Ah, ecologies, cybernetic epistemologies, differences, affordances, and perceived affordances. What to add this week to my reframed mindmap?
For the mindmap, I stuck to Bateson and Gibson as a way to continually try to contain the behemoth that has become m brainstorming of connections tool. Needless to say, even color-coding the nodes may not help if the mindmap is too big to be read (at least this is slightly better than the original). This time, though, I took a slightly different route. Instead of connecting quotes to other quotes, I decided to focus on which theories I thought best connected to Ecology Theory. This took me a while because a lot of our theories have had to do with technology and ideas, whereas ecology always seems linked to the natural world (which, I learned, from reading these two authors, need not be separated from our technological bubble). My answer for the theories: Foucault and ANT.
Bateson’s idea of the ecology of the mind, the cybernetic epistemology in which the larger Mind plays a role, reminded me a lot of the archives Foucault mentions in The Archaeology of Knowledge: “the very meaning of ‘survival’ becomes different when we stop talking about the survival of something bounded by the skin and start to think of the survival of the system of ideas in circuit. The contents of the skin are randomized at death and the pathways within the skin are randomized. But the ideas, under further transformation, may go on out in the world in books or works of art. Socrates as a bioenergetic individual is dead. But much of him still lives as a component in the contemporary ecology of ideas” (Bateson 467). This quote also makes me think of Shakespeare’s promise in one of his sonnets that the subject of the poem will live on longer after the death of the body (which then also reminds me of the promise made to Achilles, but that is for a different day and a different thought pattern). There may not be an over-arching narrative of history, but there are the ideas in circulation, slipping beneath our view and then being dragged back out again when they make more sense. This, then, also reminds me of the second quote I added to the mindmap by Bateson: “an economics of information, of entropy, negentropy, etc…informational or entropic ecology deals with the budgeting of pathways and of probability. The resulting budgets are fractioning (not subtractive). The boundaries must enclose, not cut, the relevant pathways” (466-467). I found it interesting that there were two different definitions for ecology, and that one deals with “an economics of information.” It helps to bridge the Cartesian divide we normally have set up between mind and body, and in this case, Mind and Nature.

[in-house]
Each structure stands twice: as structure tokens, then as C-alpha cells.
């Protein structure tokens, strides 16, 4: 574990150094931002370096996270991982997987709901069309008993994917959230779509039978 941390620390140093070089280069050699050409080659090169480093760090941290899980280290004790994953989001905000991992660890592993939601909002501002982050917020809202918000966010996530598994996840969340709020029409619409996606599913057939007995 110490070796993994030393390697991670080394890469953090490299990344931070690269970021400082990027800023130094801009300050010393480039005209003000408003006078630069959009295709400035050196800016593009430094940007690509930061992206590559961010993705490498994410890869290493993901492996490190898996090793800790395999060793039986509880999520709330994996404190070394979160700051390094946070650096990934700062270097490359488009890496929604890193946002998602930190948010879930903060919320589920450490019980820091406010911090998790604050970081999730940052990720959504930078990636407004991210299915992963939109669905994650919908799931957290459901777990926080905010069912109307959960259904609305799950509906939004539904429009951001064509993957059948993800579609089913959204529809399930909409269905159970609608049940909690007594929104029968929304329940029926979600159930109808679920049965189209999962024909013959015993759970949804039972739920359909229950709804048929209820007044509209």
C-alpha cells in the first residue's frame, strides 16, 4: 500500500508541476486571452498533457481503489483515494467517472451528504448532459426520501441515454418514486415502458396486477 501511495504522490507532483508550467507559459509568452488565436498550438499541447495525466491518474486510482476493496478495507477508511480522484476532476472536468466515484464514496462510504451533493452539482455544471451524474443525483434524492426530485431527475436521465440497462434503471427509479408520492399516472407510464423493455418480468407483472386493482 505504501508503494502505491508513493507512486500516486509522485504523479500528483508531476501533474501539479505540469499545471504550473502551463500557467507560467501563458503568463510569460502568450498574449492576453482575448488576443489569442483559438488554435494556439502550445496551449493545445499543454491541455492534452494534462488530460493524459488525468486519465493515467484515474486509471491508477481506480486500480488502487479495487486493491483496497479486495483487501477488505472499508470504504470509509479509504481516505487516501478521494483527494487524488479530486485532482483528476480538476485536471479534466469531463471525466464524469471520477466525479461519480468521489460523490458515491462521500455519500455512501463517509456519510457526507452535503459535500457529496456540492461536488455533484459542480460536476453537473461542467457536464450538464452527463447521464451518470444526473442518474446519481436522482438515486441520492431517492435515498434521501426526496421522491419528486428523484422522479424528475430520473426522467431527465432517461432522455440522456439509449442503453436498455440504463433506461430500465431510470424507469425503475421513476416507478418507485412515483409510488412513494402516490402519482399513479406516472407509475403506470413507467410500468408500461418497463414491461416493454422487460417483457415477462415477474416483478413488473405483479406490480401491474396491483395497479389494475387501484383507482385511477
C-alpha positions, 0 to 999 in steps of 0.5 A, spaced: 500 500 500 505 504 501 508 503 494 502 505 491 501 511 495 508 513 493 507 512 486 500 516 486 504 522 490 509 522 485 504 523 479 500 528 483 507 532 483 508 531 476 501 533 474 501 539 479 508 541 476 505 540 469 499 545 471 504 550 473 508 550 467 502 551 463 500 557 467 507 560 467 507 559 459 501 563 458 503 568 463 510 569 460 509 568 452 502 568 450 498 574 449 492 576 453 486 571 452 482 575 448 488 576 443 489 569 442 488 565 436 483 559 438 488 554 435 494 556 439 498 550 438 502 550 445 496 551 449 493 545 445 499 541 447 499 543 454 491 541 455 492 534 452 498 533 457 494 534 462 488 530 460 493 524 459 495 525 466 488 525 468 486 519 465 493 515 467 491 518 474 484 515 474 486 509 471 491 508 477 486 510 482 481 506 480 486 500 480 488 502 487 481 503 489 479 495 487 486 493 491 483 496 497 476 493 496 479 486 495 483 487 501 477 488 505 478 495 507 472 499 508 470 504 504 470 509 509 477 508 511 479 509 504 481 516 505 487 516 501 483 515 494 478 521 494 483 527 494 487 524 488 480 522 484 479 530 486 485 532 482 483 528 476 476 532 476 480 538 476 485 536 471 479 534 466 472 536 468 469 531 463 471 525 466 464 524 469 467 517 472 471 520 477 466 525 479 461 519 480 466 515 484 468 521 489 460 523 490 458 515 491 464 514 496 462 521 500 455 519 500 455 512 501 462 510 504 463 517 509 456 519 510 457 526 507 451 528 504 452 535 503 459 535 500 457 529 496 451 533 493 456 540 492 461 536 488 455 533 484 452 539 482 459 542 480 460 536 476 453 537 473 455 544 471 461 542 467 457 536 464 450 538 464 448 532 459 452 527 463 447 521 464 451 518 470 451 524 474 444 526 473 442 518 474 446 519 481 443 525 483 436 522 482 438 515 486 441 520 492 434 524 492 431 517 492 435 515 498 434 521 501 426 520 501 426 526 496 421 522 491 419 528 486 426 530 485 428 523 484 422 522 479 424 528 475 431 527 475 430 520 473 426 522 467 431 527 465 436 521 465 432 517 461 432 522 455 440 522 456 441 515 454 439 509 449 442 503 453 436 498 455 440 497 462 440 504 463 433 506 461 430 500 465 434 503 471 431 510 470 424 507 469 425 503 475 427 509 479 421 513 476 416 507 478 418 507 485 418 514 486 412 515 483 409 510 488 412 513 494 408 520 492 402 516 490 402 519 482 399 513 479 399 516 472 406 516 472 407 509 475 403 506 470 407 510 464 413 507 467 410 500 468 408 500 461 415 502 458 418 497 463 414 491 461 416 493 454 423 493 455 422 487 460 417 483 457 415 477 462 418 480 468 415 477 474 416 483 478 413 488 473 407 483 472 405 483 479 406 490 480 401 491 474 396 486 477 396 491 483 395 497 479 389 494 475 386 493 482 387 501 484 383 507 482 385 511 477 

It is, in part, this second quote along with Bateson’s whole article, that reminded me a great deal of Actor-Network-Theory, as it is the natural world that is also a network (though we call it an ecology), and a lot of our technological network seems to play out the kinds of networks we see among animals, plants, and plants-animals. Of course, since we are also animals, we are simply mapping onto the virtual environment that which is familiar. Actors are actors regardless of the space.
The last node I put up was a definition for Affordance, cobbling pieces of my understanding together with fragmented quotes by Gibson. “is part of the relationship between the environment and animal that can be found through ‘the terrain, shelters, water, fire, objects, tools, other animals, and human displays,” but it “must be measured relative to the animal’ as it is what the environment ‘offers the animal, what it provides, or furnishes, either for good or ill'” (Gibson, “Theory of Affordances” 127). While I couldn’t think, yet, of how to connect this to other nodes in my mindmap, I wanted to make sure that it was in there. I think the affordances, or perceived affordances mentioned by Don Norman, are the mediators and intermediaries of ANT. They are the non-human elements that help to transform or relay information to an organism, which in turn affects the ecological network.